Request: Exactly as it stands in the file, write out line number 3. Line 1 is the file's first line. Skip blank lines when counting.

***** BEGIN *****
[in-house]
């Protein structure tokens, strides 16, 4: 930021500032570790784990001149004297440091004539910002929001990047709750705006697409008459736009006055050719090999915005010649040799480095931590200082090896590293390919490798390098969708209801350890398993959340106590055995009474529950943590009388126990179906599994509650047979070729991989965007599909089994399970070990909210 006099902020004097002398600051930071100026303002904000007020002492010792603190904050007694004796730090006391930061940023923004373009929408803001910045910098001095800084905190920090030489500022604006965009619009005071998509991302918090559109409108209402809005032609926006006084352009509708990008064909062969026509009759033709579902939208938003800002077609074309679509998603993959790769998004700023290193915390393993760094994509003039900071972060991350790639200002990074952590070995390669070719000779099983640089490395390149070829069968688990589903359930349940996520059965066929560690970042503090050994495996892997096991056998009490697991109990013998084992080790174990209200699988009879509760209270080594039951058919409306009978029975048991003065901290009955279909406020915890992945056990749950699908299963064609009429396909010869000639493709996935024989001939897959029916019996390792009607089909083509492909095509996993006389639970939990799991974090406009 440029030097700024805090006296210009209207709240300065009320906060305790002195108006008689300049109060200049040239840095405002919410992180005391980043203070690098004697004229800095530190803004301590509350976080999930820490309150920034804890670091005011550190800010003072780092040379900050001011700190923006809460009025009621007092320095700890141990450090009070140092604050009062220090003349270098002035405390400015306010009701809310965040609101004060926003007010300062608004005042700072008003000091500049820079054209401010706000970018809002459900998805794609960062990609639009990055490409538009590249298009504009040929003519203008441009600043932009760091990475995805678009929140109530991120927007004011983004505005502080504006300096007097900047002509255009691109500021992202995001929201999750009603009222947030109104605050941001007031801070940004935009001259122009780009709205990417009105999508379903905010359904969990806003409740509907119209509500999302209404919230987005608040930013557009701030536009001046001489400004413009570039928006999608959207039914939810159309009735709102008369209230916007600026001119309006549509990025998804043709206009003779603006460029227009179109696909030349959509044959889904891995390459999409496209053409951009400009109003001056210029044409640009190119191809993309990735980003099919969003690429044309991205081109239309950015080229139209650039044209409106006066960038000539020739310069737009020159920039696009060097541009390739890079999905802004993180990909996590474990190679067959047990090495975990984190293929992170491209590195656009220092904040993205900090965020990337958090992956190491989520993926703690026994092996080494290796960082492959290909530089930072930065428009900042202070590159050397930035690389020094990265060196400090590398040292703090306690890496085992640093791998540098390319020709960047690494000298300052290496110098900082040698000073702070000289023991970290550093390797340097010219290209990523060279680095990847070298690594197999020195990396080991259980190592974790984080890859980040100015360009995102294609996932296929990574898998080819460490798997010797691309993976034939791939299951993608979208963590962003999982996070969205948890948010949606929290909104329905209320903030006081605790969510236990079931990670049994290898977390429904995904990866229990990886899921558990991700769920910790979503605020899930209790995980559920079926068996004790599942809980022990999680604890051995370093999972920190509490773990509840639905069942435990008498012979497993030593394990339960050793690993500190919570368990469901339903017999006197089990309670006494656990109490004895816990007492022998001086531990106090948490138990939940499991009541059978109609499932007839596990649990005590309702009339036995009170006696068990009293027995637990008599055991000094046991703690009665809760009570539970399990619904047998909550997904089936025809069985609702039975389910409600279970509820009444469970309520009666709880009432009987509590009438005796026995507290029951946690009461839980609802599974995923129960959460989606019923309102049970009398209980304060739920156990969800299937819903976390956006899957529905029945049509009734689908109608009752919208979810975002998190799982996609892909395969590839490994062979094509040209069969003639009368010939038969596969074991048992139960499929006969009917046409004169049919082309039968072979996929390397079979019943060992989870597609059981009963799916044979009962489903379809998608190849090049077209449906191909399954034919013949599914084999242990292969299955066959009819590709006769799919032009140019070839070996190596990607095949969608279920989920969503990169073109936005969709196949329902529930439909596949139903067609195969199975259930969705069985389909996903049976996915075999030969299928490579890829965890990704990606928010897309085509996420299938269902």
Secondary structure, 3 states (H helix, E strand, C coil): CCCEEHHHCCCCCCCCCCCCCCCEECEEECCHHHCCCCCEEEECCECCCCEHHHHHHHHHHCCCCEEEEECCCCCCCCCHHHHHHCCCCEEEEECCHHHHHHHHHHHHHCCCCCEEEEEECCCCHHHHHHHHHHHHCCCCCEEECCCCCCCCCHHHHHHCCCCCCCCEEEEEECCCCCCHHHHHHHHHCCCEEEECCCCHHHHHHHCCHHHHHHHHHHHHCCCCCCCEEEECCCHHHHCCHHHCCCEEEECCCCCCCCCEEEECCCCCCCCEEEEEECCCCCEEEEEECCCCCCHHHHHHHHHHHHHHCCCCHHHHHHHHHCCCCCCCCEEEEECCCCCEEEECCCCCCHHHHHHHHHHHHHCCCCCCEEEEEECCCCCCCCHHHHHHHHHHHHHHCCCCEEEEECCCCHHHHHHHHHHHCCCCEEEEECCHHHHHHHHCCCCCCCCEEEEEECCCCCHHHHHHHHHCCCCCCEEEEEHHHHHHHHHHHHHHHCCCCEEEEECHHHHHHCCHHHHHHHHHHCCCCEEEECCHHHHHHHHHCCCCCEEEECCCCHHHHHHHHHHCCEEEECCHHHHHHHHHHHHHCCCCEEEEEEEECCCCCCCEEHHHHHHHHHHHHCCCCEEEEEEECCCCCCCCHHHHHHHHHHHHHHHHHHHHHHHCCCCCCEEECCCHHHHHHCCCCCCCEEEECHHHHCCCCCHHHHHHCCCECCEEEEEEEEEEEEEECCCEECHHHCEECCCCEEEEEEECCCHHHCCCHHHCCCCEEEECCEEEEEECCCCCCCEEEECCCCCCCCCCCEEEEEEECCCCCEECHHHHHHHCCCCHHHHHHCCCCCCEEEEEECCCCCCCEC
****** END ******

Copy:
Secondary structure, 3 states (H helix, E strand, C coil): CCCEEHHHCCCCCCCCCCCCCCCEECEEECCHHHCCCCCEEEECCECCCCEHHHHHHHHHHCCCCEEEEECCCCCCCCCHHHHHHCCCCEEEEECCHHHHHHHHHHHHHCCCCCEEEEEECCCCHHHHHHHHHHHHCCCCCEEECCCCCCCCCHHHHHHCCCCCCCCEEEEEECCCCCCHHHHHHHHHCCCEEEECCCCHHHHHHHCCHHHHHHHHHHHHCCCCCCCEEEECCCHHHHCCHHHCCCEEEECCCCCCCCCEEEECCCCCCCCEEEEEECCCCCEEEEEECCCCCCHHHHHHHHHHHHHHCCCCHHHHHHHHHCCCCCCCCEEEEECCCCCEEEECCCCCCHHHHHHHHHHHHHCCCCCCEEEEEECCCCCCCCHHHHHHHHHHHHHHCCCCEEEEECCCCHHHHHHHHHHHCCCCEEEEECCHHHHHHHHCCCCCCCCEEEEEECCCCCHHHHHHHHHCCCCCCEEEEEHHHHHHHHHHHHHHHCCCCEEEEECHHHHHHCCHHHHHHHHHHCCCCEEEECCHHHHHHHHHCCCCCEEEECCCCHHHHHHHHHHCCEEEECCHHHHHHHHHHHHHCCCCEEEEEEEECCCCCCCEEHHHHHHHHHHHHCCCCEEEEEEECCCCCCCCHHHHHHHHHHHHHHHHHHHHHHHCCCCCCEEECCCHHHHHHCCCCCCCEEEECHHHHCCCCCHHHHHHCCCECCEEEEEEEEEEEEEECCCEECHHHCEECCCCEEEEEEECCCHHHCCCHHHCCCCEEEECCEEEEEECCCCCCCEEEECCCCCCCCCCCEEEEEEECCCCCEECHHHHHHHCCCCHHHHHHCCCCCCEEEEEECCCCCCCEC